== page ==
|dc.description.abstract||This study examines German literary images of musical life as part of the wider sound identity of the modern German city at the turn of the twentieth century. Focussing on a forty-year period from 1890 to 1930, synonymous with the emergence of the modern German metropolis as an aesthetic object, the project assesses, compares and contrasts how musical life in the Musikstädte was perceived and portrayed by writers in an increasingly noisy urban environment. How does urban musical life influence and condition city writings? What are the differences and similarities between the writings on various musical cities? Can an urban textual sound identity be derived from these differences and similarities? The approach employed to answer these questions is a new, cross-disciplinary one to urban sound in literature, moving beyond reading the key sounds of the urban soundscape using urban musicology, sensorial anthropology and cultural poetics towards a literary contextualisation of the urban aural experience.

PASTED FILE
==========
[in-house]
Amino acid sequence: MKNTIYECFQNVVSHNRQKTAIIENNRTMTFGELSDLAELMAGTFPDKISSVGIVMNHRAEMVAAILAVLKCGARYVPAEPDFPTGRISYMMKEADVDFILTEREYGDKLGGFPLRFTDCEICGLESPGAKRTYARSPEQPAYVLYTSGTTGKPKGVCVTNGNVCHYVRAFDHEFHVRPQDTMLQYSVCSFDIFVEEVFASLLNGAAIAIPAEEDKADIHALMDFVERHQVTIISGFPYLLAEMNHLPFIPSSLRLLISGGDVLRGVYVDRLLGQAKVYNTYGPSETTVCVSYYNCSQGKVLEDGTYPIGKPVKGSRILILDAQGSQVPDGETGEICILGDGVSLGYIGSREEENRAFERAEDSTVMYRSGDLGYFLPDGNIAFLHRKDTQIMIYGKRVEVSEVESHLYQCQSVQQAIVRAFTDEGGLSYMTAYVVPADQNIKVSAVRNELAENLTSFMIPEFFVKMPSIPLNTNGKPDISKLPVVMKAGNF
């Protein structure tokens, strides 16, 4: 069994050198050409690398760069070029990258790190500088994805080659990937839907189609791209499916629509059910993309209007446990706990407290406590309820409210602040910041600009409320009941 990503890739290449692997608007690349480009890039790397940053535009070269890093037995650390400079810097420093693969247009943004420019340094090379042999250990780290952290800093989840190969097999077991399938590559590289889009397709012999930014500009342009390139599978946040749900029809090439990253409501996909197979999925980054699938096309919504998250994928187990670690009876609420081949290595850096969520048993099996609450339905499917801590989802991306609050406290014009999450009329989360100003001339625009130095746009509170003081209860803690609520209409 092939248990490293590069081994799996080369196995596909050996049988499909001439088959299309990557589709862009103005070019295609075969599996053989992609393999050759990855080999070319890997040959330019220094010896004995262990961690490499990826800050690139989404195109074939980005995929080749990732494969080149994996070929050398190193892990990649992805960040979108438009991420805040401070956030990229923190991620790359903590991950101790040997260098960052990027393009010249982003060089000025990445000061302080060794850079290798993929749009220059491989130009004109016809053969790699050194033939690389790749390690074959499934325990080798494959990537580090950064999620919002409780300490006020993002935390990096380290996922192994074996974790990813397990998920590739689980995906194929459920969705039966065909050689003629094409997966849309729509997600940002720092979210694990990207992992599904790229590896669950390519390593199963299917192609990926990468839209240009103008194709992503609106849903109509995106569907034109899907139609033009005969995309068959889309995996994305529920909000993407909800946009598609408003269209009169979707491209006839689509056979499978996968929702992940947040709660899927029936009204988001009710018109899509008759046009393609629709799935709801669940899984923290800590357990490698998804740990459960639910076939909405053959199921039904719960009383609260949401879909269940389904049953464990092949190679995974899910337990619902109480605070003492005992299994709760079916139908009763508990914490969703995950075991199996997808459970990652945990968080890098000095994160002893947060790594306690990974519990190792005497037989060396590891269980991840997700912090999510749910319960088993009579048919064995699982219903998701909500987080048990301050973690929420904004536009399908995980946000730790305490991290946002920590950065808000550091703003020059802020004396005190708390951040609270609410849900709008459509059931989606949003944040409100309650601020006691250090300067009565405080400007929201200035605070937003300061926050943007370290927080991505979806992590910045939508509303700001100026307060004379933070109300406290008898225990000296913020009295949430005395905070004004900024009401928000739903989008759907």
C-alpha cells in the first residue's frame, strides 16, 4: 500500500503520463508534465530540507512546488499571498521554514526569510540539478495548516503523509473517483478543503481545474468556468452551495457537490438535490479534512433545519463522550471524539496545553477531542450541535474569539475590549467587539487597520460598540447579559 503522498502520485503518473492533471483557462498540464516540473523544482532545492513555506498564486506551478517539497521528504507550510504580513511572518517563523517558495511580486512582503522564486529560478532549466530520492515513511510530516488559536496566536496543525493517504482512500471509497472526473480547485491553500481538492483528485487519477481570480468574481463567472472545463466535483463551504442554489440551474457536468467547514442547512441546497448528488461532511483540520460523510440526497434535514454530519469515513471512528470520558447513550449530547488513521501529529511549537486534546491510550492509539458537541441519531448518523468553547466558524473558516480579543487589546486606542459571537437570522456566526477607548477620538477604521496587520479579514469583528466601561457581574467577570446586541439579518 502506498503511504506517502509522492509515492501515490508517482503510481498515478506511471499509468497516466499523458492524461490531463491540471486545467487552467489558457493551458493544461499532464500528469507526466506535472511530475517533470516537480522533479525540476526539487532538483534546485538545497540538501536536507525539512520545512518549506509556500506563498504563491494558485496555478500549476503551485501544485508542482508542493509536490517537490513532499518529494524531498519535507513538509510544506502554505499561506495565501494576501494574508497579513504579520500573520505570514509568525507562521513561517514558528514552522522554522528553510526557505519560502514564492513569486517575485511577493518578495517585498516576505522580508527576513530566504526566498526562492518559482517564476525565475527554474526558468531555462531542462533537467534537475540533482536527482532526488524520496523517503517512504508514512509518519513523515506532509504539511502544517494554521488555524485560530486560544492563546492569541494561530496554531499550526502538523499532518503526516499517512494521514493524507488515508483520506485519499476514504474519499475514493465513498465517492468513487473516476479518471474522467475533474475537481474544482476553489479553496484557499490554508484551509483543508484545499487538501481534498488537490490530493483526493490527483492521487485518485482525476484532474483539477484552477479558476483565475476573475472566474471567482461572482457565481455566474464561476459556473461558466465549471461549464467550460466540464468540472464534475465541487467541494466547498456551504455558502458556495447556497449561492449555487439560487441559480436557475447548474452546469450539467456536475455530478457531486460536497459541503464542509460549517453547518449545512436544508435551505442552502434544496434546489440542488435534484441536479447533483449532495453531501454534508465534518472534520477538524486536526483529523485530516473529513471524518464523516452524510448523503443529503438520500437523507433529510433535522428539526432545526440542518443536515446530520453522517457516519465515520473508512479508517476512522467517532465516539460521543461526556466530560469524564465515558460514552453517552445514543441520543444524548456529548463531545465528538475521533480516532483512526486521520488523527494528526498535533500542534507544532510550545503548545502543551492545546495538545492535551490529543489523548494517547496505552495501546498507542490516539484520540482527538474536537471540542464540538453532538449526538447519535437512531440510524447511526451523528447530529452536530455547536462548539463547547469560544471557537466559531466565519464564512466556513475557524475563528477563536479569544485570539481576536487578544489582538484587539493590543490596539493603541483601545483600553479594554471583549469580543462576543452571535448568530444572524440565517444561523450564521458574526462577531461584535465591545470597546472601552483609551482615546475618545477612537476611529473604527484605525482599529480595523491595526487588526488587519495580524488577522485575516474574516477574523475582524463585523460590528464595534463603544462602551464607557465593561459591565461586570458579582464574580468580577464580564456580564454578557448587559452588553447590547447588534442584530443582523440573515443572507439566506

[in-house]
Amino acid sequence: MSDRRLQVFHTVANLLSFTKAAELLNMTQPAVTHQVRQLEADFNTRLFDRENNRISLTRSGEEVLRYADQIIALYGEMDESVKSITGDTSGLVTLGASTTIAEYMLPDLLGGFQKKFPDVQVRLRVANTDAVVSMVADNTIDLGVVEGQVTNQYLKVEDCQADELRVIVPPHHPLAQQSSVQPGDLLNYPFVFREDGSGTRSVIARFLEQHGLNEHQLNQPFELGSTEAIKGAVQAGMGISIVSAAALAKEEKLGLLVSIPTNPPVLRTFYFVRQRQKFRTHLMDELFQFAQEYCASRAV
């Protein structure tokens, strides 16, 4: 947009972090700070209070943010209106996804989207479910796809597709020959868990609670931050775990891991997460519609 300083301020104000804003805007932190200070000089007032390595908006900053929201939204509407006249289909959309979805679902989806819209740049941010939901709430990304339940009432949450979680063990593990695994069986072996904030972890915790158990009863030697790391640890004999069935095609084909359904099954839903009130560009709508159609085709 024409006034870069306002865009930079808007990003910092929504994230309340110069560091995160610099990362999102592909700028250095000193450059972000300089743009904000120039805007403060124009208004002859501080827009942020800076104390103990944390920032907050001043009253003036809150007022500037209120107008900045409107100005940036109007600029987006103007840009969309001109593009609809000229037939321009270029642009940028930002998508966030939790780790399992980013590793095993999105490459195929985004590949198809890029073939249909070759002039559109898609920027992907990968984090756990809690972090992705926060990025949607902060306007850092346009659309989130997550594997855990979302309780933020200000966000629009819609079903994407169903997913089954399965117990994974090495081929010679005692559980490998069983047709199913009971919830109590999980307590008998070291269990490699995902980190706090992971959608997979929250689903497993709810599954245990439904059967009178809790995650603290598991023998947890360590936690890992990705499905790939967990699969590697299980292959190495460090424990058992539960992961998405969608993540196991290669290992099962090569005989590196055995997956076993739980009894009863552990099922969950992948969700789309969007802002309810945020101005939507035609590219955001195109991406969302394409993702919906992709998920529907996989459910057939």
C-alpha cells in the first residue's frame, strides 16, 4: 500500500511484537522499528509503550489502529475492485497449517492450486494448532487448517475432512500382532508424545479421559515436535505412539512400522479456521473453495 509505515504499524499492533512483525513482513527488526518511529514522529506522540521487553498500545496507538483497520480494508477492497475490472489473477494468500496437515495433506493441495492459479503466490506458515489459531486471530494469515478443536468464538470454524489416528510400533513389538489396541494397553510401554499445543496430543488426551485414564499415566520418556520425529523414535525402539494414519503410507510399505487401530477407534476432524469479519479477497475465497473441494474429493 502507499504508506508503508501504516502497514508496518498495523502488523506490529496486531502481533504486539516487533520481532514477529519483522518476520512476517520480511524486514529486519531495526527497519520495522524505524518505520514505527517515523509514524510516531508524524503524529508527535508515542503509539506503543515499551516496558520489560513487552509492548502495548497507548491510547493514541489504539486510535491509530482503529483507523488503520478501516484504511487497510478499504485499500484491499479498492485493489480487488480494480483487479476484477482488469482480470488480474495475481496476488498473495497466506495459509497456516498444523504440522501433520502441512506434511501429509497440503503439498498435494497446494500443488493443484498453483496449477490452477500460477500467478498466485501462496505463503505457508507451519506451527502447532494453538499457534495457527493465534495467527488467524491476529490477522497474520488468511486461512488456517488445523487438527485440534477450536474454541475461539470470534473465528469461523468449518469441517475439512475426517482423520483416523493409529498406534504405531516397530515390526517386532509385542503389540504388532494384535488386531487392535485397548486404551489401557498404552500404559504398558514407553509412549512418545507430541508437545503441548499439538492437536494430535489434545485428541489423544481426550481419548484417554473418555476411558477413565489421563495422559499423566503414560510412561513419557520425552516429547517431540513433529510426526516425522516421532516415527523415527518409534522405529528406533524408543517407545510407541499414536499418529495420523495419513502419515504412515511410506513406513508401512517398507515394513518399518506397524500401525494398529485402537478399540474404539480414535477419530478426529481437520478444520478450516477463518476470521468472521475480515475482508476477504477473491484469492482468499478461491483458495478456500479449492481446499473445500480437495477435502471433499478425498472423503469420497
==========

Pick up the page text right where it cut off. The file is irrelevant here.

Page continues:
The literary motifs of the symphony, the gramophone and urban noise are put under the spotlight through the analysis of a wide range of modernist works by authors who have a special relationship with music. At the centre of this analysis are the Kaffeehausliteratur authors Hermann Bahr, Alfred Polgar and Peter Altenberg, the then Munich-based author Thomas Mann and the lesser known René Schickele. The analysis of these particular works is framed in the music-geographical context of the Musikstadt and literary underpinnings of this topos, ranging from Ingeborg Bachmann to Hans Mayer and, once again, Thomas Mann. In analysing these texts, the methodological approach devised by Strohm, who identifies the blending of a range of urban sounds as a definition of urban space and identity, is applied. His ideas combine historical literary
analysis, musical history and urban sociology. They are rarely used in the analysis of the auditory environment.||en_US